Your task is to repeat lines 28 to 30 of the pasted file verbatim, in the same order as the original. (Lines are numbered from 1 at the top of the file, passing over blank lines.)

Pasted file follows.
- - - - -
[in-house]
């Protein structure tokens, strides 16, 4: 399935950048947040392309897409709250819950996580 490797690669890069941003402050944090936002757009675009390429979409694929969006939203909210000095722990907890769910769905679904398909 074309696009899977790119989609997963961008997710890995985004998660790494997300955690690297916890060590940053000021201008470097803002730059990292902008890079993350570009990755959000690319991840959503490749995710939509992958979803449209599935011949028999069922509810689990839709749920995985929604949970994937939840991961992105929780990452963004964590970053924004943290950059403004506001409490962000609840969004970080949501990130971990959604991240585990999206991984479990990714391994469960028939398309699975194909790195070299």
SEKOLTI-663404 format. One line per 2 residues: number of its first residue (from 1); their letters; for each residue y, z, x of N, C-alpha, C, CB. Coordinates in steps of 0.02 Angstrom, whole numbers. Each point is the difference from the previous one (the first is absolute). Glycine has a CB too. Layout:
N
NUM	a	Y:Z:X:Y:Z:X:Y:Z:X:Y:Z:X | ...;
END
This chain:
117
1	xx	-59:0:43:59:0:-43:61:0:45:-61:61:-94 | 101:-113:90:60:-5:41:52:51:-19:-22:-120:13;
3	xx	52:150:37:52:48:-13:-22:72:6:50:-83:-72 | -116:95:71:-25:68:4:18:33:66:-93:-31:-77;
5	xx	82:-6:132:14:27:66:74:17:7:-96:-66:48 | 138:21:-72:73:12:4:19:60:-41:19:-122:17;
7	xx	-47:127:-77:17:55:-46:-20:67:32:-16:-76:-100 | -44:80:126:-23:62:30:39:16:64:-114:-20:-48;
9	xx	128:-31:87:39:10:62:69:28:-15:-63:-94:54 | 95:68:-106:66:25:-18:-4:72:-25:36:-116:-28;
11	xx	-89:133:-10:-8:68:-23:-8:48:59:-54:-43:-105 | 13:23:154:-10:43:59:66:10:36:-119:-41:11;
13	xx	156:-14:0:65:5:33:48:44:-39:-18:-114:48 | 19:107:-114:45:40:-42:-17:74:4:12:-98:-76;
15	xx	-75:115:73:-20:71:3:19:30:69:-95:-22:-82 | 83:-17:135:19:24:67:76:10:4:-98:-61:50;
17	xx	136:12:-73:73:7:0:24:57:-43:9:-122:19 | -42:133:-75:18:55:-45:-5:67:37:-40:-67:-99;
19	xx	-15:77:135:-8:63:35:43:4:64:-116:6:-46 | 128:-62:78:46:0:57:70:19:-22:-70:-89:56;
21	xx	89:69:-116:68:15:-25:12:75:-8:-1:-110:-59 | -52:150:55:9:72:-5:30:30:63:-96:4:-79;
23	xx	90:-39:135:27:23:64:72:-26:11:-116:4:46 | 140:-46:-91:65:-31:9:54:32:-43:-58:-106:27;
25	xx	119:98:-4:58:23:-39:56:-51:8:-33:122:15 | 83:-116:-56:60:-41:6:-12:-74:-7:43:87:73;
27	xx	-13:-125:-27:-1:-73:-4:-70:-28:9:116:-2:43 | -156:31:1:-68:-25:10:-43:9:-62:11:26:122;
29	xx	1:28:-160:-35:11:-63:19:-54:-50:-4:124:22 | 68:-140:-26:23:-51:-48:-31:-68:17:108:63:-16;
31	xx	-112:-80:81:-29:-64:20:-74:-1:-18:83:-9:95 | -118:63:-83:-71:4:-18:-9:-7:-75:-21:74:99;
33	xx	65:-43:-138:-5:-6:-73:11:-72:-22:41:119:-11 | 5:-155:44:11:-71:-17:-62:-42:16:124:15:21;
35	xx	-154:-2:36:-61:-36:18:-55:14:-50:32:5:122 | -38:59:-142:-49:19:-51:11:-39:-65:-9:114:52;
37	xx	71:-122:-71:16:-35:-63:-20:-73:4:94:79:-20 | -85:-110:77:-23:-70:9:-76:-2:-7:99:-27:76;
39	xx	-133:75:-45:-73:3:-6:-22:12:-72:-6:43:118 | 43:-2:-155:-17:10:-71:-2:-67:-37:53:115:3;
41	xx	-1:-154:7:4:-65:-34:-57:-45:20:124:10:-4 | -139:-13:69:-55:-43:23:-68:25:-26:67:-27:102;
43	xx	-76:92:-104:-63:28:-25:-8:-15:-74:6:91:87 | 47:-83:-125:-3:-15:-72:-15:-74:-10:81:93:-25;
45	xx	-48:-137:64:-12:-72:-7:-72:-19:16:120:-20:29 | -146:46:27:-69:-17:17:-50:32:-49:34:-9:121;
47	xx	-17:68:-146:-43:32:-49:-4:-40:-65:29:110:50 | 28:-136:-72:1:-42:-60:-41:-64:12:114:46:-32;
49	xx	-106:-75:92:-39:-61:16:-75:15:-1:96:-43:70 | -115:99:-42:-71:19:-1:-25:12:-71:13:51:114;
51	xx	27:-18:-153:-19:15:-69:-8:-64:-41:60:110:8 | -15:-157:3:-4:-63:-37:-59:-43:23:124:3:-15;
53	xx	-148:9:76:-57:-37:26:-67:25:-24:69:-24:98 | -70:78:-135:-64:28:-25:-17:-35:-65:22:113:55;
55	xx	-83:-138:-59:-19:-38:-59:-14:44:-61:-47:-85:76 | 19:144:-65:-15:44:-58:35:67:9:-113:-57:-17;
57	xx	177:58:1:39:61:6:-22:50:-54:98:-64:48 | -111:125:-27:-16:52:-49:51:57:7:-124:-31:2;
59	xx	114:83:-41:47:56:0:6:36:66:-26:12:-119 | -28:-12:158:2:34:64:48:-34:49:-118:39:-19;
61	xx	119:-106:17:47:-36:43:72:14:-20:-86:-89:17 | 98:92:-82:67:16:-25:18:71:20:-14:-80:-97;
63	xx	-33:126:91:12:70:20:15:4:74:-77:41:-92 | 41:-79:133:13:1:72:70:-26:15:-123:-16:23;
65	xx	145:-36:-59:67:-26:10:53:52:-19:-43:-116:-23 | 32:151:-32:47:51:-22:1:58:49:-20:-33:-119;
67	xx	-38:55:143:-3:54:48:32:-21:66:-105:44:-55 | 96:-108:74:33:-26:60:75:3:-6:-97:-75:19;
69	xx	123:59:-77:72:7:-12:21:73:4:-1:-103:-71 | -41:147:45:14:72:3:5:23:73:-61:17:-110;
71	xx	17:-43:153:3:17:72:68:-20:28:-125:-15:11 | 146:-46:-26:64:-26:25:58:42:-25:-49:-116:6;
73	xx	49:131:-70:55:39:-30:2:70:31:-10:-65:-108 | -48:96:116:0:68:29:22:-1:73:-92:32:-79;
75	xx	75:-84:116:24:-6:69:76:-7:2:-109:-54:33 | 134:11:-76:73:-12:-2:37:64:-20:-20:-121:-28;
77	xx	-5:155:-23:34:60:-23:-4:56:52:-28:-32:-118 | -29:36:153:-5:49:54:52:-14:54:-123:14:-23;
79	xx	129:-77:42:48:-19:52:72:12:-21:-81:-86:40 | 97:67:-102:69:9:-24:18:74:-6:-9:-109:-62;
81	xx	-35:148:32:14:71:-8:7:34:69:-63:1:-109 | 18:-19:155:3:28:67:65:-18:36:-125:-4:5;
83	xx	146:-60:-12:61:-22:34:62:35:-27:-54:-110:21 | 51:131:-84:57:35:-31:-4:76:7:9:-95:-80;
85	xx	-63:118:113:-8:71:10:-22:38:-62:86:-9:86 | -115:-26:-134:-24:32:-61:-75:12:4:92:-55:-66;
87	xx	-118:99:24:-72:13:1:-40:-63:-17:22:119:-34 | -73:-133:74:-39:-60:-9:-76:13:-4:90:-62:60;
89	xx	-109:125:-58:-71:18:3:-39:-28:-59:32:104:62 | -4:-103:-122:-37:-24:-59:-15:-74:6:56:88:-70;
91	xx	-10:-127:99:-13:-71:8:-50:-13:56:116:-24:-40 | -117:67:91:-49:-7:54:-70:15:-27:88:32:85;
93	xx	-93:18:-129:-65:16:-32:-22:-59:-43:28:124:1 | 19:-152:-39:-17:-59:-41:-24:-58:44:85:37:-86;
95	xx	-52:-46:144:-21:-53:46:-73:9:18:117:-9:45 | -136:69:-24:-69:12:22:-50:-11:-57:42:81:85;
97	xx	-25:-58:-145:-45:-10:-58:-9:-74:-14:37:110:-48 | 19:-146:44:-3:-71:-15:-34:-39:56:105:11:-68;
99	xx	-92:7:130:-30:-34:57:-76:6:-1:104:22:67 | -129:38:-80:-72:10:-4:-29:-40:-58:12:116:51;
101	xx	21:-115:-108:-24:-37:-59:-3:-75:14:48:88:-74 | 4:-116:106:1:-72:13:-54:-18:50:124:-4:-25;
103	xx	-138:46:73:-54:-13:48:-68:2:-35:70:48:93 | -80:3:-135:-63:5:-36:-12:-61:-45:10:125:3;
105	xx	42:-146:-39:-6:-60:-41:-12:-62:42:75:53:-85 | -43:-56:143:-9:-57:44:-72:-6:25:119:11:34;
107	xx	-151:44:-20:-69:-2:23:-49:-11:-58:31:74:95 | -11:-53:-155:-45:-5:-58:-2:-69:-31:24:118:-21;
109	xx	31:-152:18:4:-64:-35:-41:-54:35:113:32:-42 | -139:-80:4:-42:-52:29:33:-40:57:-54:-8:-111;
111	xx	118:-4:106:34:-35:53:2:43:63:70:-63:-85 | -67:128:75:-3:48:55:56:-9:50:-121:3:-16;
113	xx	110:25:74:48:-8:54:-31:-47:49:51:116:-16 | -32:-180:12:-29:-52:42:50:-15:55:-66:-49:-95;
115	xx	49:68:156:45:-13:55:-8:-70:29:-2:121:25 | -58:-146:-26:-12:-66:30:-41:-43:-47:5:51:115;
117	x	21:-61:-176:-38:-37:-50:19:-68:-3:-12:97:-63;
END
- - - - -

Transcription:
39	xx	-133:75:-45:-73:3:-6:-22:12:-72:-6:43:118 | 43:-2:-155:-17:10:-71:-2:-67:-37:53:115:3;
41	xx	-1:-154:7:4:-65:-34:-57:-45:20:124:10:-4 | -139:-13:69:-55:-43:23:-68:25:-26:67:-27:102;
43	xx	-76:92:-104:-63:28:-25:-8:-15:-74:6:91:87 | 47:-83:-125:-3:-15:-72:-15:-74:-10:81:93:-25;